When Hayashi took his grievances to a firm on the next rung up the ladder of Fukushima contractors, he says he was fired. He filed a complaint but has not received any response from labor regulators for more than a year. All the eight companies involved, including embattled plant operator Tokyo Electric Power Co, declined to comment or could not be reached for comment on his case.
Out of work, Hayashi found a second job at Fukushima, this time building a concrete base for tanks to hold spent fuel rods. His new employer skimmed almost a third of his wages - about $1,500 a month - and paid him the rest in cash in brown paper envelopes, he says. Reuters reviewed documents related to Hayashi's complaint, including pay envelopes and bank statements.
Hayashi's hard times are not unusual in the estimated $150-billion effort to dismantle the Fukushima reactors and clean up the neighboring areas, a Reuters examination found.
In reviewing Fukushima working conditions, Reuters interviewed more than 80 workers, employers and officials involved in the unprecedented nuclear clean-up. A common complaint: the project's dependence on a sprawling and little scrutinized network of subcontractors - many of them inexperienced with nuclear work and some of them, police say, have ties to organized crime.
Tepco sits atop a pyramid of subcontractors that can run to seven or more layers and includes construction giants such as Kajima Corp and Obayashi Corp in the first tier. The embattled utility remains in charge of the work to dismantle the damaged Fukushima reactors, a government-subsidized job expected to take 30 years or more.
Outside the plant, Japan's "Big Four" construction companies - Kajima, Obayashi, Shimizu Corp and Taisei Corp - oversee hundreds of small firms working on government-funded contracts to remove radioactive dirt and debris from nearby villages and farms so evacuees can return home.
Tokyo Electric, widely known as Tepco, says it has been unable to monitor subcontractors fully but has taken steps to limit worker abuses and curb the involvement of organized crime.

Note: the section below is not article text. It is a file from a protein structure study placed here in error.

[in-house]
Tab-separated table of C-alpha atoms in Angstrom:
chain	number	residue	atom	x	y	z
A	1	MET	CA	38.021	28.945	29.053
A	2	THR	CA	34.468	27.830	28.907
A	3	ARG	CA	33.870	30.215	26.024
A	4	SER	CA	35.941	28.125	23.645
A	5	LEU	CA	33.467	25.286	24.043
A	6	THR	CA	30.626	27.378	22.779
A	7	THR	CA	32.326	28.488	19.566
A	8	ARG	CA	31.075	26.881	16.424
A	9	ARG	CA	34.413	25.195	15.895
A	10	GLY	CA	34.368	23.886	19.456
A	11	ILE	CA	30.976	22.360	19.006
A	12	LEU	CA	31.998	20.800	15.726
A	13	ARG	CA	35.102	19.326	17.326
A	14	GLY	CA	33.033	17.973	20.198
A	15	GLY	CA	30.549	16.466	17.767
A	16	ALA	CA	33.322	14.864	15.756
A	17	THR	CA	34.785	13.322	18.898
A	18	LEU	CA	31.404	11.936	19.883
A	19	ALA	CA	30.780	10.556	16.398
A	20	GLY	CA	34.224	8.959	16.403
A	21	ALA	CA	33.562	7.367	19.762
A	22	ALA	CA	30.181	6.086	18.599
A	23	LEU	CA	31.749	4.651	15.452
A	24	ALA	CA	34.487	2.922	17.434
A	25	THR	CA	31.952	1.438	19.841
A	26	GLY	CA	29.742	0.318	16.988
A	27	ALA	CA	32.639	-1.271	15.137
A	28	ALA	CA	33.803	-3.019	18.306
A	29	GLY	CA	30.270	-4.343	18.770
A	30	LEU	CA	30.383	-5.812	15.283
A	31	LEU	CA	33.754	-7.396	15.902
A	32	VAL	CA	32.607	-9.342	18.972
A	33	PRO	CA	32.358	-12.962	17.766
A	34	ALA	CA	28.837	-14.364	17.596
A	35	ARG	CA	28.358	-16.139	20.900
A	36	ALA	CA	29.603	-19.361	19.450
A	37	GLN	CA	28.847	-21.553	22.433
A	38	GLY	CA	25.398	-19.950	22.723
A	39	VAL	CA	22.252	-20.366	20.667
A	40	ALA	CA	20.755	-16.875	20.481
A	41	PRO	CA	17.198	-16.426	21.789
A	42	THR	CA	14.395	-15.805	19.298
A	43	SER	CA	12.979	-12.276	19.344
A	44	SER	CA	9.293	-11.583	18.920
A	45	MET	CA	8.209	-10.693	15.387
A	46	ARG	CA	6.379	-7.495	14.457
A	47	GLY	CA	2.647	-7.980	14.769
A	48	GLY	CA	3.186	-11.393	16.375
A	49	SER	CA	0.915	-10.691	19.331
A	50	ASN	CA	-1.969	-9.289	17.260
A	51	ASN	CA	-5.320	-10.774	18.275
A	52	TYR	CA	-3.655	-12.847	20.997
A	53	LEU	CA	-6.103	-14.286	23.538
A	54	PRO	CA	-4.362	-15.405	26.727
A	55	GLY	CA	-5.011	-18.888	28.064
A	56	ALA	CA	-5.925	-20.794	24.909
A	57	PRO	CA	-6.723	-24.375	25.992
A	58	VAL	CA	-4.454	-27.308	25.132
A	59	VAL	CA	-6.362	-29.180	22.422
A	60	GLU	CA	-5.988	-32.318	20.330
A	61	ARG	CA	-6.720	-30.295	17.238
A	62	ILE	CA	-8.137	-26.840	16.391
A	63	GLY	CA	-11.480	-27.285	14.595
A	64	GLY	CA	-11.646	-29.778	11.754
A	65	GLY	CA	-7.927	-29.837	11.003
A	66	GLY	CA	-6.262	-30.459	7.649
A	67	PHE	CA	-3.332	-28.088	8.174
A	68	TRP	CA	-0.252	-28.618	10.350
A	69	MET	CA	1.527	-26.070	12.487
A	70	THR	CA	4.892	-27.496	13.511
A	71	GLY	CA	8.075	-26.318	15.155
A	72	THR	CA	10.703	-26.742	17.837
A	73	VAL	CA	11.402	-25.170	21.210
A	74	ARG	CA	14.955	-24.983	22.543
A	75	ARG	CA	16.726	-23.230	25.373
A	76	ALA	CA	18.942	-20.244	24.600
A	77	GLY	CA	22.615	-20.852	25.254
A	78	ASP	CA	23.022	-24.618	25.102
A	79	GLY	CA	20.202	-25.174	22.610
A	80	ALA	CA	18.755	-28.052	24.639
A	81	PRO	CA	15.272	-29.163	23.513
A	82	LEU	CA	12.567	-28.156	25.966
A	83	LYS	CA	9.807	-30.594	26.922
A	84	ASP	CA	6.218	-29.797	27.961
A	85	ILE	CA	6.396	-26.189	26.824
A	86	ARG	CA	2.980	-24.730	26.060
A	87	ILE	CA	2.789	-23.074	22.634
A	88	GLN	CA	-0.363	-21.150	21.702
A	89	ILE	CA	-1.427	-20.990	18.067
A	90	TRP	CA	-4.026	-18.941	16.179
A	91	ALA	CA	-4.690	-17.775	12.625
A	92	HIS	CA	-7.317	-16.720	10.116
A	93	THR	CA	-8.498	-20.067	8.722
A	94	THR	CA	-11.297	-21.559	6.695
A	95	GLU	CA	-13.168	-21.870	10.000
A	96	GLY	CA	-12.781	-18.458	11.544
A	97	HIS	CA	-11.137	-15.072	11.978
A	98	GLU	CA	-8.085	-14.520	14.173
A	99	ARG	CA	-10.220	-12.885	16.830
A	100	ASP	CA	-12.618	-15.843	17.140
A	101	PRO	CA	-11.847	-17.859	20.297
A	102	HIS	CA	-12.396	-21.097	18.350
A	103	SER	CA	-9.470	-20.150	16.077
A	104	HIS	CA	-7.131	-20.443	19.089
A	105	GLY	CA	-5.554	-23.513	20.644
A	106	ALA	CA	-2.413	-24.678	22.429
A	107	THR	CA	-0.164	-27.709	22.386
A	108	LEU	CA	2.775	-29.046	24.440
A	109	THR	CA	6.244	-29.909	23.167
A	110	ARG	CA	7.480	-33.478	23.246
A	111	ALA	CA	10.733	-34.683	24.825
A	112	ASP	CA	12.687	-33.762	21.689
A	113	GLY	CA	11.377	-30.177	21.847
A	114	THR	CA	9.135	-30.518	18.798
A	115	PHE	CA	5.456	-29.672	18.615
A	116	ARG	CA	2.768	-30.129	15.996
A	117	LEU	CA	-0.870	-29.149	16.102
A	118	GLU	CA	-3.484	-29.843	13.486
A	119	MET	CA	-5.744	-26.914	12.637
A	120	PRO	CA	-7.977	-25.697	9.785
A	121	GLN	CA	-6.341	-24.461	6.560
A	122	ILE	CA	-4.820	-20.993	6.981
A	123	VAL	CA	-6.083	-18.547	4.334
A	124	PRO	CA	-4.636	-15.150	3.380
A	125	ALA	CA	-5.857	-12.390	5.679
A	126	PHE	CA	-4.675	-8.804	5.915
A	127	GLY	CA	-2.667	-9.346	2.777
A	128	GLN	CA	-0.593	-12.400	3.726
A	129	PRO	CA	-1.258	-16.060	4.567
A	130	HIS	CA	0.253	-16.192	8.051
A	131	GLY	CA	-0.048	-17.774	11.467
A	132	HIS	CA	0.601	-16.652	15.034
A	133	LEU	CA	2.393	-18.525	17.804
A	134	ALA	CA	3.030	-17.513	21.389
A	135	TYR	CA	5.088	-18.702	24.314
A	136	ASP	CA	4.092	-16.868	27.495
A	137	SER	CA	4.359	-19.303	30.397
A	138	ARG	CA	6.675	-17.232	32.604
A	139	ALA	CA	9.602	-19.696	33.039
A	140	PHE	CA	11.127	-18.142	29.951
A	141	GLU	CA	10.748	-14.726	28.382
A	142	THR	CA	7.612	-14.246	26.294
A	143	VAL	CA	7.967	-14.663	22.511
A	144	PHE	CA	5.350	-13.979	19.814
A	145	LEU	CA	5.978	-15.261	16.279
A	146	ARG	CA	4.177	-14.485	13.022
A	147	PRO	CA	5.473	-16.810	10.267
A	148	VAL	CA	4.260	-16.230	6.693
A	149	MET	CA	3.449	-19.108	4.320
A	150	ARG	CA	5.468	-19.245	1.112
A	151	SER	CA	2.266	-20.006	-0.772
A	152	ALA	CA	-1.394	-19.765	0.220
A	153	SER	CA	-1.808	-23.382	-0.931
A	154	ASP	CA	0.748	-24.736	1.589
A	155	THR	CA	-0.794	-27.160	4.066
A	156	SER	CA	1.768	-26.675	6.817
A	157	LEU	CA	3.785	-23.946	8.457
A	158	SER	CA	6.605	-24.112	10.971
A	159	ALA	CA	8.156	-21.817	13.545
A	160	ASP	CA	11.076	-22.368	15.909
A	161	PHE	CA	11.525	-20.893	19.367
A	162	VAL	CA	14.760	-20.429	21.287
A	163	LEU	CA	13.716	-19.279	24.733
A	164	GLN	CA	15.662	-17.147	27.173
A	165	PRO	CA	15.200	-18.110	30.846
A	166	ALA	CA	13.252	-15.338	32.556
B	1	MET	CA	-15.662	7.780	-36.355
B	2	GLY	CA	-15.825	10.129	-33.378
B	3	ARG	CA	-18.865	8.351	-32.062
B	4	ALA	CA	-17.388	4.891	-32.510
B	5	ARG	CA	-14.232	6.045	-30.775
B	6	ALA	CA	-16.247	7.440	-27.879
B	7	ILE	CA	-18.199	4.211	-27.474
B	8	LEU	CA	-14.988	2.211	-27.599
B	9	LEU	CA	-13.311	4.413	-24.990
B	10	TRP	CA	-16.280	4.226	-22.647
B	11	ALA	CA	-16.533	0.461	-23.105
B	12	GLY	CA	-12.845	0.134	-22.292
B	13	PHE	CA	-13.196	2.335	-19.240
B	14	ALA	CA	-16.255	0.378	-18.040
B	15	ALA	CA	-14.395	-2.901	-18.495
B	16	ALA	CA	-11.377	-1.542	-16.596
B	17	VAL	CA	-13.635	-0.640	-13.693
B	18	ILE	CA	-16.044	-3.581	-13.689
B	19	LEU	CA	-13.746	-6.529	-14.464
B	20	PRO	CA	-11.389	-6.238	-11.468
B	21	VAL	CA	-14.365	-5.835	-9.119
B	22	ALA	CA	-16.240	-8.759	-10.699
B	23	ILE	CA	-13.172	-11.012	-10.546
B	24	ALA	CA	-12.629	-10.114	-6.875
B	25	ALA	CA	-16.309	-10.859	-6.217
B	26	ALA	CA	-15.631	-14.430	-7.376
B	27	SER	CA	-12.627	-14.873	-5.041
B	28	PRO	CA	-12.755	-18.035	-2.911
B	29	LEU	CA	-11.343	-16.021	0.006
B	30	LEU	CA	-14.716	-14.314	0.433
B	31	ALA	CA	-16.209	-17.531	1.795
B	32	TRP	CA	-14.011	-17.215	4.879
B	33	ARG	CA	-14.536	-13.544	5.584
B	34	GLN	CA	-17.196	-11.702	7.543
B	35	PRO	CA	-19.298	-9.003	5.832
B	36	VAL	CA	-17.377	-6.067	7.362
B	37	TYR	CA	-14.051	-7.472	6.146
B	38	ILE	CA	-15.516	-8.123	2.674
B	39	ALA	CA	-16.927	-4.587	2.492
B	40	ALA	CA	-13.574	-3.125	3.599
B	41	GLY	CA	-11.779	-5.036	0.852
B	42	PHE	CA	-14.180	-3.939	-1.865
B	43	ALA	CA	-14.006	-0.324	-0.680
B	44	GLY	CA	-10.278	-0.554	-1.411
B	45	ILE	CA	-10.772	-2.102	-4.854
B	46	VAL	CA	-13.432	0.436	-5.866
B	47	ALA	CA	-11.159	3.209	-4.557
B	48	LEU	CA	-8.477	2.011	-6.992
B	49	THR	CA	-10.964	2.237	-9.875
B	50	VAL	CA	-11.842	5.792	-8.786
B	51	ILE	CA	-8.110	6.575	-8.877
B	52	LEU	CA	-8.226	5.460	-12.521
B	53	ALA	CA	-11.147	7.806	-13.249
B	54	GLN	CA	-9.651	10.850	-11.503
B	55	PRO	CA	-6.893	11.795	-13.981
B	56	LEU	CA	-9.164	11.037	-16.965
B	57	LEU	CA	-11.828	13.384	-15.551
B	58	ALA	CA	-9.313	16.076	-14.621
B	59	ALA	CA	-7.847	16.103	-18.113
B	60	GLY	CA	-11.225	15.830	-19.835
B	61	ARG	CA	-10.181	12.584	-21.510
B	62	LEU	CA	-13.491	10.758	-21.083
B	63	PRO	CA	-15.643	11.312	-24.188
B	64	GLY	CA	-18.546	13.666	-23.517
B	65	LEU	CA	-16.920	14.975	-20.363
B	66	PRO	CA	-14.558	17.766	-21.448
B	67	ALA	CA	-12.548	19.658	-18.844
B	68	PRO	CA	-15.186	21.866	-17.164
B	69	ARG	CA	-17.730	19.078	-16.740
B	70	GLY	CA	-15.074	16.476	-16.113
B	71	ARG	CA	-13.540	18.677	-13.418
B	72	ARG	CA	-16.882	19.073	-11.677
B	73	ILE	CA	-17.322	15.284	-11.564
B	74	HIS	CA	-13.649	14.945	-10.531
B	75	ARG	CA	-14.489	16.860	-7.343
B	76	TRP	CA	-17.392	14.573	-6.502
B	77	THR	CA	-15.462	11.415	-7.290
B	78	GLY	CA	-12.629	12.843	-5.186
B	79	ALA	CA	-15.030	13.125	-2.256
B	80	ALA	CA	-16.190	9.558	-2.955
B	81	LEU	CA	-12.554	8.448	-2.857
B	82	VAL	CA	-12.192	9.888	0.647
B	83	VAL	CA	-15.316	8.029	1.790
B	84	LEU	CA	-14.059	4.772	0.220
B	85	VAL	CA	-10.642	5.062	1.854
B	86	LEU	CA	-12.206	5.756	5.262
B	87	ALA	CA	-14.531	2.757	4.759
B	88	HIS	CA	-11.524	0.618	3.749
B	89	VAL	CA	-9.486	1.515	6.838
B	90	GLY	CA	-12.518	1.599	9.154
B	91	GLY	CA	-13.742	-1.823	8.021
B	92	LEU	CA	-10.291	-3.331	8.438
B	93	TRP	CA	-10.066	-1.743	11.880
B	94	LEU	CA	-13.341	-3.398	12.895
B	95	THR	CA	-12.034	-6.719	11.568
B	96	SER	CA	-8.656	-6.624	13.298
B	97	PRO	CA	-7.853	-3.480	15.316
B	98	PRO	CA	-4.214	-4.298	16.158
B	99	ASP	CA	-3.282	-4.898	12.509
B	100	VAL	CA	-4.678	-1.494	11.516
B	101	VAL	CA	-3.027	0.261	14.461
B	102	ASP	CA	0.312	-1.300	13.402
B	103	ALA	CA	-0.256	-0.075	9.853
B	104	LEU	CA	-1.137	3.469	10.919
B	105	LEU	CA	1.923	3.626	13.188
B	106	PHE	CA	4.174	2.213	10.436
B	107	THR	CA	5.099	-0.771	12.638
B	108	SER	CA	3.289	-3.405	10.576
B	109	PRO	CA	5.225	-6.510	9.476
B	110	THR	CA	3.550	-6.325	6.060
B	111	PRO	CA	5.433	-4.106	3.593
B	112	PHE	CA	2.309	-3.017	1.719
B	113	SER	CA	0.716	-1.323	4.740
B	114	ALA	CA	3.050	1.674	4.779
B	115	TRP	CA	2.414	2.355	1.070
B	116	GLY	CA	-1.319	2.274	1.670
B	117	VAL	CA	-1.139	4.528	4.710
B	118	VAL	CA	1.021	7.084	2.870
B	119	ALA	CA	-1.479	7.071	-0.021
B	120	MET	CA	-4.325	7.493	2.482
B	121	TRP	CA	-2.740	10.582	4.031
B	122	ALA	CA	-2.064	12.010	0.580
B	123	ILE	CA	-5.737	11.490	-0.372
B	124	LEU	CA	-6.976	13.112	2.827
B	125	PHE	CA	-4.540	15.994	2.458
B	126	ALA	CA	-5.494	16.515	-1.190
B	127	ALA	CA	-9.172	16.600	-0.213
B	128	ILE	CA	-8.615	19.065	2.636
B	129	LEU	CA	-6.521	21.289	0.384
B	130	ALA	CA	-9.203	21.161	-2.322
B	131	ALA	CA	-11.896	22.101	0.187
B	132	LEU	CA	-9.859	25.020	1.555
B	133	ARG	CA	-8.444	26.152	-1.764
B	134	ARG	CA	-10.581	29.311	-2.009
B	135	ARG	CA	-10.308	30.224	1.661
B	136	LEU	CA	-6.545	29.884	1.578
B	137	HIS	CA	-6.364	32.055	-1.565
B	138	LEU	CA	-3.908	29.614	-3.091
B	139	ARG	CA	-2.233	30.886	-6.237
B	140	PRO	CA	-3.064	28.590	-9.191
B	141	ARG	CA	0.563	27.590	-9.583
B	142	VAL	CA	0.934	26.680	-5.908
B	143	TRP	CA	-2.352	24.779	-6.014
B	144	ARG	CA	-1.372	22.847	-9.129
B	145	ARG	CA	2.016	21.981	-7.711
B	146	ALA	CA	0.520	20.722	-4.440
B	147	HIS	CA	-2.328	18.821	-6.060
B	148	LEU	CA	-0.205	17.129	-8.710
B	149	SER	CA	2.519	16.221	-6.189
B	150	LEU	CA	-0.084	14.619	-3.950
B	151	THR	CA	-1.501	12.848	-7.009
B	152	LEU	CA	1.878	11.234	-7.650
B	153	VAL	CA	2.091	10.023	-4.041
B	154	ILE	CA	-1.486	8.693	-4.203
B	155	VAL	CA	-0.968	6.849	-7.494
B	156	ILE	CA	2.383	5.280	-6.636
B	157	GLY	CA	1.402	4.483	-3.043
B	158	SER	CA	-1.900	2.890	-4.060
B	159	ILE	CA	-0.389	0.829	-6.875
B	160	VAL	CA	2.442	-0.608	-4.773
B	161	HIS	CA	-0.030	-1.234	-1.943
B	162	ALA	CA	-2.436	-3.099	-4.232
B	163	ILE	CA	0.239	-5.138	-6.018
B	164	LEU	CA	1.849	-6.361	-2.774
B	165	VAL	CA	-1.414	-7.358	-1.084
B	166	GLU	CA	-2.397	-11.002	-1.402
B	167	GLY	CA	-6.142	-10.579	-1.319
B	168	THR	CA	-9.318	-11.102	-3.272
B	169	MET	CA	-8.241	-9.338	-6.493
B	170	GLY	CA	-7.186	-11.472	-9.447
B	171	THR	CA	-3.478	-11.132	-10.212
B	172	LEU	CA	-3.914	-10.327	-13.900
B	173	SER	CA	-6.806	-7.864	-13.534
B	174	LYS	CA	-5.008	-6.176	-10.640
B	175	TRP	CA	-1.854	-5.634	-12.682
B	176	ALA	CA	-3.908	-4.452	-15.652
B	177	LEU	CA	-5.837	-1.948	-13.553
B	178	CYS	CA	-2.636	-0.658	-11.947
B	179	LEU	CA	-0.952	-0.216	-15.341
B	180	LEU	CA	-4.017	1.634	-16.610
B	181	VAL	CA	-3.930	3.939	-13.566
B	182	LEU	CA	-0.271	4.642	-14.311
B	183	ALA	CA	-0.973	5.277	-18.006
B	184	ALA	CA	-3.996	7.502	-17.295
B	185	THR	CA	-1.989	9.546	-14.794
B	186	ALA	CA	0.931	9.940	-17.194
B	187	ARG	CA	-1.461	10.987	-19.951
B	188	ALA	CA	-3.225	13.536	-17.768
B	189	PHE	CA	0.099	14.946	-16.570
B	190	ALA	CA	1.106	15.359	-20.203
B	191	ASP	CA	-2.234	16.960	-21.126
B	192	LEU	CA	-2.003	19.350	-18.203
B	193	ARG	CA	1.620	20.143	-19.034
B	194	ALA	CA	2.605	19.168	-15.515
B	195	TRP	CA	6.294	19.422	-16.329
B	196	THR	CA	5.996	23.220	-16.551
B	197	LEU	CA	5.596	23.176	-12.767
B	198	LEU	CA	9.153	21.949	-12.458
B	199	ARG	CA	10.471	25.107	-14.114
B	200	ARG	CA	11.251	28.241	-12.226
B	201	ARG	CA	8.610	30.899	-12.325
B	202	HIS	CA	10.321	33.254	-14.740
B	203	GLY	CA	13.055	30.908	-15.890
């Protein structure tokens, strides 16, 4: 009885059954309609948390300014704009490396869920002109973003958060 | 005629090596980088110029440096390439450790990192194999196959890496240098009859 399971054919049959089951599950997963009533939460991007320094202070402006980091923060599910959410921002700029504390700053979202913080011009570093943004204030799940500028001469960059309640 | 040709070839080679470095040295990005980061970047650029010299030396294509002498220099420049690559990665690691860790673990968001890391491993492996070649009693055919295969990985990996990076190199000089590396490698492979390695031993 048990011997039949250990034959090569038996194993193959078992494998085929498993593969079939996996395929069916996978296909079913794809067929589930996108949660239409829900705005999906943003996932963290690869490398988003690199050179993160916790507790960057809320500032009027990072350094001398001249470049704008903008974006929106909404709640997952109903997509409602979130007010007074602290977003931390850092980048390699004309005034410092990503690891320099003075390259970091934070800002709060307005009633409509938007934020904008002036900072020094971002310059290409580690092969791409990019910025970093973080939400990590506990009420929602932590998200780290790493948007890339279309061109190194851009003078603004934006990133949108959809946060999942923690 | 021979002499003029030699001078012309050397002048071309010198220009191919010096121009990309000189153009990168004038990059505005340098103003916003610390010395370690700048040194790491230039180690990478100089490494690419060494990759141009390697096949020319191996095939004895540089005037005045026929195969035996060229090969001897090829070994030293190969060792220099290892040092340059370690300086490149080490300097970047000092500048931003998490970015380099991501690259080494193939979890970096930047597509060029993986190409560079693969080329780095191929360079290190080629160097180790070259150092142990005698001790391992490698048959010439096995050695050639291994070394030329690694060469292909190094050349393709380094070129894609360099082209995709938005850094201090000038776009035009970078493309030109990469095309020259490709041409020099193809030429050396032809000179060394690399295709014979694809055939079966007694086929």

"We sign contracts with companies based on the cost needed to carry out a task," Masayuki Ono, a general manager for nuclear power at Tepco, told Reuters. "The companies then hire their own employees taking into account our contract. It's very difficult for us to go in and check their contracts."
The unprecedented Fukushima nuclear clean-up both inside and outside the plant faces a deepening shortage of workers. There are about 25 percent more openings than applicants for jobs in Fukushima prefecture, according to government data.
Raising wages could draw more workers but that has not happened, the data shows. Tepco is under pressure to post a profit in the year to March 2014 under a turnaround plan Japan's top banks recently financed with $5.9 billion in new loans and refinancing. In 2011, in the wake of the disaster, Tepco cut pay for its own workers by 20 percent.
With wages flat and workers scarce, labor brokers have stepped into the gap, recruiting people whose lives have reached a dead end or who have trouble finding a job outside the disaster zone.
The result has been a proliferation of small firms - many unregistered. Some 800 companies are active inside the Fukushima plant and hundreds more are working in the decontamination effort outside its gates, according to Tepco and documents reviewed by Reuters.
Tepco, Asia's largest listed power utility, had long enjoyed close ties to regulators and lax government oversight. That came under harsh scrutiny after a 9.0 magnitude earthquake and a massive tsunami hit the plant on March 11, 2011. The disaster triggered three reactor meltdowns, a series of explosions and a radiation leak that forced 150,000 people to flee nearby villages.
Tepco's hapless efforts since to stabilize the situation have been like someone playing "whack-a-mole", Minister of Economy, Trade and Industry Toshimitsu Motegi has said.
Hayashi is one of an estimated 50,000 workers who have been hired so far to shut down the nuclear plant and decontaminate the towns and villages nearby. Thousands more will have to follow. Some of the workers will be needed to maintain the system that cools damaged fuel rods in the reactors with thousands of tonnes (1 tonne = 1.102 metric tons) of water every day. The contaminated runoff is then transferred to more than 1,000 tanks, enough to fill more than 130 Olympic-sized swimming pools.
Dismantling the Fukushima Daiichi plant will require maintaining a job pool of at least 12,000 workers just through 2015, according to Tepco's blueprint. That compares to just over 8,000 registered workers now. In recent months, some 6,000 have been working inside the plant.
The Tepco hiring estimate does not include the manpower required for the government's new $330 million plan to build a massive ice wall around the plant to keep radiated water from leaking into the sea.
"I think we should really ask whether they are able to do this while ensuring the safety of the workers," said Shinichi Nakayama, deputy director of safety research at the Japan Atomic Energy Agency.